That same sense of wonder and a reporter's curiosity surfaced when I discovered I was pregnant. 'Look at that!' my mind would say as my stomach started to grow, my love of coffee disappeared, and my hair grew faster than summer crops. And this was my attitude in July, when my body seemed to change overnight. My modest belly seemed to explode out and my face and feet pooled with swelling. Within weeks I went from a size 8 ½ shoe to an 11 and my ankles and knees disappeared under tumescent flesh. Not attractive, I thought, but amazing. But as I walked across the newsroom, some of my colleagues with more knowledge about the dangers of pregnancy---Rick Williams, married to an OB-GYN; Dawn Heefner, the health producer---urged caution.
It took a few more weeks and the fraying of my voice, which was audible to others more than me, for me to go see the doctor. The ragged voice was somewhat routine - that's what happens when your uterus pushes everything up and out. But by the end of the visit, my swelling and "pitting"---what they call it when your skin dimples to the touch---were joined by another symptom: my protein levels were up. As he looked at my protein results, my doc went from jovial to serious. I called out of work from his office and spent the next day in the hospital being monitored. And then we had the results: I had pre-eclampsia.
Pre-eclampsia is a medical mystery. It is triggered by pregnancy, but it is the mother not the baby who bears the adverse affects. There are no predictors for which pregnant women will get it or why. And there is no cure, other than delivery. All doctors know for sure are the signs: edema, or swelling; high blood pressure; high levels of protein showing in the urine, a sign that the kidneys are in distress; pain in the upper quadrant of the stomach, another sign of kidney and liver distress; a headache over the brow bone, a sign of rising blood pressure; and seeing stars or double vision. That last symptom gives the disease its name: "eclampsia" is from the Greek words for "a shining forth," a reference to the stars women start to see as they descend into the disease's final, deadly destination, seizures and stroke. As one Greek text, two thousand years old, put it," In pregnancy, the onset of drowsy headaches with heaviness is bad; such cases are perhaps liable to some sort of fits at the same time."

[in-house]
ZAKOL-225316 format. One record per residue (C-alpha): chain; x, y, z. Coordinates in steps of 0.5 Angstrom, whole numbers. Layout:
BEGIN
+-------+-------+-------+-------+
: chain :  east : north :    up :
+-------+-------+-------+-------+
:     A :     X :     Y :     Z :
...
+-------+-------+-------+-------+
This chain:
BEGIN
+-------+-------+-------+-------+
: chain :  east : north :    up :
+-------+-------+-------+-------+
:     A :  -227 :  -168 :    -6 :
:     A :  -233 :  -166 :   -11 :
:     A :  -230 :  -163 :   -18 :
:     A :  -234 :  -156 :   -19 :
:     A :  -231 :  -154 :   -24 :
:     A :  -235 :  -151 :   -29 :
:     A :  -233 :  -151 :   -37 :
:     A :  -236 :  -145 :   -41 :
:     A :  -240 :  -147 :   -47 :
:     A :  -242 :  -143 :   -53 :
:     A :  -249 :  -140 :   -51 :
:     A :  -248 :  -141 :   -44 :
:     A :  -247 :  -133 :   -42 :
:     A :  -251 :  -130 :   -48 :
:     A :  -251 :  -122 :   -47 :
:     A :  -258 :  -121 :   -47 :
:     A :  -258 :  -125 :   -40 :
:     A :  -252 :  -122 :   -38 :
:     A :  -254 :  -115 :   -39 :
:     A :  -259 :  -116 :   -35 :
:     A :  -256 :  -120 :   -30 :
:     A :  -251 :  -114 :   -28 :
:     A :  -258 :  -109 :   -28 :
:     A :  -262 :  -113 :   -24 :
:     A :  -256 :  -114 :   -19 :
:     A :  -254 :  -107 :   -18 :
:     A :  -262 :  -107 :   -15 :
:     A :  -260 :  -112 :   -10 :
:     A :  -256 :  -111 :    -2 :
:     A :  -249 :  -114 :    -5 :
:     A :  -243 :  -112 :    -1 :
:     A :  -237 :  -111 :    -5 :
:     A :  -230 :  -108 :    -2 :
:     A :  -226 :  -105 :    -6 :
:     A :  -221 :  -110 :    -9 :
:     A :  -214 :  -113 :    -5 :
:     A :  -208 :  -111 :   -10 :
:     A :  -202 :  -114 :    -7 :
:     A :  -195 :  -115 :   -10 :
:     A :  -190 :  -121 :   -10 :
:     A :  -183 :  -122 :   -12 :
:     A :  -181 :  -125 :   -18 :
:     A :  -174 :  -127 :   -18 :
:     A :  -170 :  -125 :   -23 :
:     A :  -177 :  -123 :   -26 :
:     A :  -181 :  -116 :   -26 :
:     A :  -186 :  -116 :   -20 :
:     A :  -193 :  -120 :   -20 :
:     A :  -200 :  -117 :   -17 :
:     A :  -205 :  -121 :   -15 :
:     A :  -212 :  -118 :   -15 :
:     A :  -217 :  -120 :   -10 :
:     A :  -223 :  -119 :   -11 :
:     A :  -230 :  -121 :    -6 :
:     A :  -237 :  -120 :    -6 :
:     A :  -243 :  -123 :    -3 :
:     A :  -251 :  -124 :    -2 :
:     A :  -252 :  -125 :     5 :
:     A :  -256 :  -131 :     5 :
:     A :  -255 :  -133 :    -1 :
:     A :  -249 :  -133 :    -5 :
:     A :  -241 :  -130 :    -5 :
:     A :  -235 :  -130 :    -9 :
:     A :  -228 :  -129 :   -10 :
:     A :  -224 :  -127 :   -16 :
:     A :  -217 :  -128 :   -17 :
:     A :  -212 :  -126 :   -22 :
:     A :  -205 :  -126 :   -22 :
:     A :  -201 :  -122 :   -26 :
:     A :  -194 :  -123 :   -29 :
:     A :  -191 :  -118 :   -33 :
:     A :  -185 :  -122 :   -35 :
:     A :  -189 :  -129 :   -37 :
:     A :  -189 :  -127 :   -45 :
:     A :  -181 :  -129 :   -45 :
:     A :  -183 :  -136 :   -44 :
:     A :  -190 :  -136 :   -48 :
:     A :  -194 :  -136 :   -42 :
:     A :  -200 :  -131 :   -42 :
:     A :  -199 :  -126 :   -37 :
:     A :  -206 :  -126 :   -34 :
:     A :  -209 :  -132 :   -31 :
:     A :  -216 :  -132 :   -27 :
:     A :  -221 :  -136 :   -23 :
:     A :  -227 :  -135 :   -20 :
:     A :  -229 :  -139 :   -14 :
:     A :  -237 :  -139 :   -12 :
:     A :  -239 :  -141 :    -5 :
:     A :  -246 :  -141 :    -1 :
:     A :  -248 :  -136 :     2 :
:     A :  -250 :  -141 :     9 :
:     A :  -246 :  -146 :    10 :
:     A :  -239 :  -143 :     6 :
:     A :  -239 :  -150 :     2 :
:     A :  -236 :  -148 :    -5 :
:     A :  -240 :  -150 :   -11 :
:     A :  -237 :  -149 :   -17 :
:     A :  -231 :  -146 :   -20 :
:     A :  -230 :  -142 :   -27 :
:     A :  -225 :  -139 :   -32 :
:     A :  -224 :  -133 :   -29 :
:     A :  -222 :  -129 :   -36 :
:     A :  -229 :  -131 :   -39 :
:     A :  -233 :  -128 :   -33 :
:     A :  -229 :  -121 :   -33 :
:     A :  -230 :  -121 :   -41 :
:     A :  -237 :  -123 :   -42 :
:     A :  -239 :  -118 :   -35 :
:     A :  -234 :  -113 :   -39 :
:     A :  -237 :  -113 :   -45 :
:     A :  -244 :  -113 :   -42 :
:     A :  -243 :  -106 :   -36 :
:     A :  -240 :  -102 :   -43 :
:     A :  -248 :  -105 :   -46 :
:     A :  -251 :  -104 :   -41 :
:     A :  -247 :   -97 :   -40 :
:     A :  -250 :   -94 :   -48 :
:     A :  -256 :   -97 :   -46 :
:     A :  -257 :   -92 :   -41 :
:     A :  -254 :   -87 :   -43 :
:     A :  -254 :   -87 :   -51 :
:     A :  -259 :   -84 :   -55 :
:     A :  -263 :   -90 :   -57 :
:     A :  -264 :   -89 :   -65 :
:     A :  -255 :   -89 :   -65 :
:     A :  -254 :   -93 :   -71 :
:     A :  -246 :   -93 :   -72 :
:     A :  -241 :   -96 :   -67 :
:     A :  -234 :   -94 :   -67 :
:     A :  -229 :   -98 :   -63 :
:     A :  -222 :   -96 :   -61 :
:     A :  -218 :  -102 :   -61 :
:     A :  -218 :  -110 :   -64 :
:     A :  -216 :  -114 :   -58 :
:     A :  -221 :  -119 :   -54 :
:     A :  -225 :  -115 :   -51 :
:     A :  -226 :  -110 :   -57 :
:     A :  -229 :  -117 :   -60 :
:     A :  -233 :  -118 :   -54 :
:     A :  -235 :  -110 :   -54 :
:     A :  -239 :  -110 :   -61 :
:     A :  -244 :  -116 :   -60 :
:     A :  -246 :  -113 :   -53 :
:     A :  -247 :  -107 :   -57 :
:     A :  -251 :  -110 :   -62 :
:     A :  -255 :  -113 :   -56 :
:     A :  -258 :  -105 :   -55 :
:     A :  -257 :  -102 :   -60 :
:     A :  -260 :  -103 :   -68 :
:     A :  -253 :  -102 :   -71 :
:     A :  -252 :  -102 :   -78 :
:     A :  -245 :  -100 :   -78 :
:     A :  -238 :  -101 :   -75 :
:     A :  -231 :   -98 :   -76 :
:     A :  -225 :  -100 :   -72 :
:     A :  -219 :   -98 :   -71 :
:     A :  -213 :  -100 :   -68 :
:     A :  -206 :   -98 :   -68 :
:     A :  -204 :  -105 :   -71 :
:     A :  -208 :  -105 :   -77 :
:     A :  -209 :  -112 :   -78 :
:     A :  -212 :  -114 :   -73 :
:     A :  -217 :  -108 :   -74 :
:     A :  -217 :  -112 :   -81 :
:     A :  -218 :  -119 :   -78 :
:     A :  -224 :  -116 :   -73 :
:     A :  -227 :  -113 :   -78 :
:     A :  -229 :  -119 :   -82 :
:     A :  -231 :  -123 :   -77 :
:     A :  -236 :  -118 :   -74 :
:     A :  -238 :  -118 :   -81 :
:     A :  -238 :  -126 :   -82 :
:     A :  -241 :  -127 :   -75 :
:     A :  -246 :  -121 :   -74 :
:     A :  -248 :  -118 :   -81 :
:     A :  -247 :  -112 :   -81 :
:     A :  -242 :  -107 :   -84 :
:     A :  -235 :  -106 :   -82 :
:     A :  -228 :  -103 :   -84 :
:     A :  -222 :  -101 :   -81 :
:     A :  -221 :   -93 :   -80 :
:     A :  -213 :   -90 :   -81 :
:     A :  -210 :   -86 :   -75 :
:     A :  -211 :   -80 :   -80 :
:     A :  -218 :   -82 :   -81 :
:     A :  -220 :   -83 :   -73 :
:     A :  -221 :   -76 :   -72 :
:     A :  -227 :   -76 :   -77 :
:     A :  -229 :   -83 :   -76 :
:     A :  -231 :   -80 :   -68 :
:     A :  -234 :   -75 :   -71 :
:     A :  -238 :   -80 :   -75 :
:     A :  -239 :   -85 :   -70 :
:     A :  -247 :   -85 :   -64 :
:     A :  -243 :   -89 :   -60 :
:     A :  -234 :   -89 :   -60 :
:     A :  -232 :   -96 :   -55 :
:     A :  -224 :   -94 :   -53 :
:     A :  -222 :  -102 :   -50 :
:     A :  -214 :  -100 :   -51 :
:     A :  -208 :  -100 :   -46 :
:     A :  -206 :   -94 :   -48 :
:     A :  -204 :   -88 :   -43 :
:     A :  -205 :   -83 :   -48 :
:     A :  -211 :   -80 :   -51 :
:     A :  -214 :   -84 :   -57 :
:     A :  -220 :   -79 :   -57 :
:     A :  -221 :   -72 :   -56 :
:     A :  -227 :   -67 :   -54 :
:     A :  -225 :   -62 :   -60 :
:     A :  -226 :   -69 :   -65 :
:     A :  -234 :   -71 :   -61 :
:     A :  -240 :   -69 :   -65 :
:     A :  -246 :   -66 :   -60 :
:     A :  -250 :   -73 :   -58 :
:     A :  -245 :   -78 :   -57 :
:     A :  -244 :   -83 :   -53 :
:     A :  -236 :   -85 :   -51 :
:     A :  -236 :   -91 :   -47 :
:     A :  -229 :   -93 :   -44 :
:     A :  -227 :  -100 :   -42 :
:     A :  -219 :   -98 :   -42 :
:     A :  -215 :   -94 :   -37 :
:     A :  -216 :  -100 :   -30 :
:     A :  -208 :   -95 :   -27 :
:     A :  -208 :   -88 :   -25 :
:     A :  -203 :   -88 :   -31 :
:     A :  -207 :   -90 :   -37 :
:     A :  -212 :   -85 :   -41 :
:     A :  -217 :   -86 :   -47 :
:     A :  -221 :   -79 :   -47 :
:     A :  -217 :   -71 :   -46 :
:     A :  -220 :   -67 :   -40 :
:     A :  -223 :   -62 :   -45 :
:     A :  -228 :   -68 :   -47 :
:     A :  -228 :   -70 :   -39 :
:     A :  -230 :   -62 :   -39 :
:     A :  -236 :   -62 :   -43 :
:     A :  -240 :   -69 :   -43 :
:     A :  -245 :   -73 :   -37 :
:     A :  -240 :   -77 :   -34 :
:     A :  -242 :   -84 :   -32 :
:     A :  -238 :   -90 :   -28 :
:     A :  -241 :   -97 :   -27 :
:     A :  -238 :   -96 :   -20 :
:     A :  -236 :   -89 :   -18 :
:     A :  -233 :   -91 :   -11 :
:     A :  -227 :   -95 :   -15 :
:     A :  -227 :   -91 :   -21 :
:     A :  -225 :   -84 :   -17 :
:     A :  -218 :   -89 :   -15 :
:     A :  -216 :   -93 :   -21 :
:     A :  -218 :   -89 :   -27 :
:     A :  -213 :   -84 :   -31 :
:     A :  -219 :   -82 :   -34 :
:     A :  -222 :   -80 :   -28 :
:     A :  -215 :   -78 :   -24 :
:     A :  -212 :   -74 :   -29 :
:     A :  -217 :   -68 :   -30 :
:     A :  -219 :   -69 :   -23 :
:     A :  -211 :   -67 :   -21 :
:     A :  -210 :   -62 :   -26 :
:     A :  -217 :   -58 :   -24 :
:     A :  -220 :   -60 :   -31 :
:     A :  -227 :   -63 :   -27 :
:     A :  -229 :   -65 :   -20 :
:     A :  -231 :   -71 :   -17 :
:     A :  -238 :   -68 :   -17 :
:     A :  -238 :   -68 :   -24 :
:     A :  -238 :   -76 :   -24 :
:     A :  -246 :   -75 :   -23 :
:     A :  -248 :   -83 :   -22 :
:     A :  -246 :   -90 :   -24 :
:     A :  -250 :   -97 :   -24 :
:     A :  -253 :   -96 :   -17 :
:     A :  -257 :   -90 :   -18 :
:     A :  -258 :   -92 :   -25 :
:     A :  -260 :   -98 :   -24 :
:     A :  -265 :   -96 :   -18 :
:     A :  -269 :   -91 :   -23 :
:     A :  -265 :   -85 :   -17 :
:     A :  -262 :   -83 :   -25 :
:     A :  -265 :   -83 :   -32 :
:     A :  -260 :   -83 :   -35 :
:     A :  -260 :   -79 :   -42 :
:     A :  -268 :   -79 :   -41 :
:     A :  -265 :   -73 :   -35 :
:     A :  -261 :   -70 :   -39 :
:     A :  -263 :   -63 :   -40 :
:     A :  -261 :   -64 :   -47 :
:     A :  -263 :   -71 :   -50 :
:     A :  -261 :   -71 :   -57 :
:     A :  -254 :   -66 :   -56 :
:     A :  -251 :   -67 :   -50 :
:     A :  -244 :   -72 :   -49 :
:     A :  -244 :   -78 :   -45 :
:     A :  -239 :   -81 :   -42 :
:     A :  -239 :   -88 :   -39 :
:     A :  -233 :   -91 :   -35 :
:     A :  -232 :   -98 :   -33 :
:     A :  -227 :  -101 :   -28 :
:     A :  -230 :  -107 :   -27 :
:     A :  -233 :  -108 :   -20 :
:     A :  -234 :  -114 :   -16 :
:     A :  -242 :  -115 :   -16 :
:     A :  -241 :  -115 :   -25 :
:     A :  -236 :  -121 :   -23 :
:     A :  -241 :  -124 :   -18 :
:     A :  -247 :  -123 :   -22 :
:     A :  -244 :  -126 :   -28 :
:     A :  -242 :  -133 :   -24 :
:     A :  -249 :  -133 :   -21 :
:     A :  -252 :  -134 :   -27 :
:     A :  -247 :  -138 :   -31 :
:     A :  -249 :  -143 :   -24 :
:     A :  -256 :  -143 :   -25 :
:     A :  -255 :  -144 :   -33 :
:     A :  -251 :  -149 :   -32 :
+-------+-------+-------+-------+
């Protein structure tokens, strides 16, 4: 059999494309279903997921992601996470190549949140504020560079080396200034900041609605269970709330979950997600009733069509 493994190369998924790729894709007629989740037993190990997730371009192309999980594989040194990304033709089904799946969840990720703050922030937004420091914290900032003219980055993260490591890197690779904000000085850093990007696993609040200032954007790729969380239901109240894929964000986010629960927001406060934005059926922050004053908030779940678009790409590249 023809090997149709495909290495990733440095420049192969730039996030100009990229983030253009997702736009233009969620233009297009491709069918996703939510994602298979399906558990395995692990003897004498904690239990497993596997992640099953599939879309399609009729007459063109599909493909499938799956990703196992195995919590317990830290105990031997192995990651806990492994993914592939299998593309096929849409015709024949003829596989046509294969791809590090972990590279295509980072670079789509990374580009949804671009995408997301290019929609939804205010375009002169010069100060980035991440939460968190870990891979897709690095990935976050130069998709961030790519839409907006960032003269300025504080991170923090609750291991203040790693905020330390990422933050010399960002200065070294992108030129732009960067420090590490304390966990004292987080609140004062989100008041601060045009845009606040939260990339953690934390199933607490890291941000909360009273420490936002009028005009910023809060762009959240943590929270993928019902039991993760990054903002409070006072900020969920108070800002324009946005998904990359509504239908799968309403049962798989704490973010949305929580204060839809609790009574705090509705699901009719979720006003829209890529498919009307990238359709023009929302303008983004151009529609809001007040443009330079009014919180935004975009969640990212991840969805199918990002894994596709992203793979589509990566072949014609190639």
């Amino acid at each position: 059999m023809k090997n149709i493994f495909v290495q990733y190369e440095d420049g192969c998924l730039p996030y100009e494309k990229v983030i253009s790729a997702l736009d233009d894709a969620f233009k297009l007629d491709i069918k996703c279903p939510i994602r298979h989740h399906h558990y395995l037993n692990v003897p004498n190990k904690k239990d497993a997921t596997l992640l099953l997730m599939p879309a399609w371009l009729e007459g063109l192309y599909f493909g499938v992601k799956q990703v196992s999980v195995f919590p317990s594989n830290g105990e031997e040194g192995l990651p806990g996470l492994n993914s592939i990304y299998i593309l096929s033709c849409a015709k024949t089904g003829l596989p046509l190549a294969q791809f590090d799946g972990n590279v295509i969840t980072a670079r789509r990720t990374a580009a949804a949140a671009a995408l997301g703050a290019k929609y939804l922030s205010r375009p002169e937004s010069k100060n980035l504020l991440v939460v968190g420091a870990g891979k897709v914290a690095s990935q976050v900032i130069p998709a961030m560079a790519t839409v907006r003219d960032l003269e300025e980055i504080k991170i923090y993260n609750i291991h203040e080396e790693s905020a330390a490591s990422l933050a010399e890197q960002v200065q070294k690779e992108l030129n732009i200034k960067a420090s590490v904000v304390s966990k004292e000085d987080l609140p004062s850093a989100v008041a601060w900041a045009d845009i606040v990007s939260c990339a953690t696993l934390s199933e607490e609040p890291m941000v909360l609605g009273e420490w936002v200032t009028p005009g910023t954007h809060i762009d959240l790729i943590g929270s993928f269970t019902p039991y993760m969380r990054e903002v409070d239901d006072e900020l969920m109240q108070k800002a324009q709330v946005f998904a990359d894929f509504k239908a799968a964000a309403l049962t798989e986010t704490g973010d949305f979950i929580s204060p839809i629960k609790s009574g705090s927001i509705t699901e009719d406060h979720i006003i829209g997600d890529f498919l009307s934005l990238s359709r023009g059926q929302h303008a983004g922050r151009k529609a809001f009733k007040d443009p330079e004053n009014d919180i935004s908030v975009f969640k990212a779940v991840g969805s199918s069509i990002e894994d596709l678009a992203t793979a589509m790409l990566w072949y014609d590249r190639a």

I was almost 34 weeks along when diagnosed. I was put on bed rest and made it to 37 weeks, which is considered full term. But we didn't make it across the finish line without a bit of scare: a day before I was due to be induced, my husband's sixth sense went off and he asked to check my blood pressure. It was 155/100, dangerously high. "Get her to the hospital," advised a friend in my medical practice. I was put on drugs that made me tired and disconnected, making the 24 hours of labor and the first day of recovery even more of a handful. Still I consider myself lucky: a friend was diagnosed with a more severe case early in her seventh month. She was rushed into the OR to give birth to a daughter who only weighed two pounds. With her child in the NICU, my friend went through her own nightmare as all of her own systems shut down. Amazingly, two years later and after months of hospital care, she and her little girl are both doing great.
My husband and I want another child, but we don't know what to anticipate. Perhaps pre-eclampsia will strike again, perhaps it will not. Doctors say there's no way to know what to predict. But at least now I know the signs. I'm holding onto my blood pressure cuff and I won't be so quick to dismiss headaches, stomach aches or double vision. And next time I won't consider all that swelling cute or curious, but as what it truly is: cause for concern.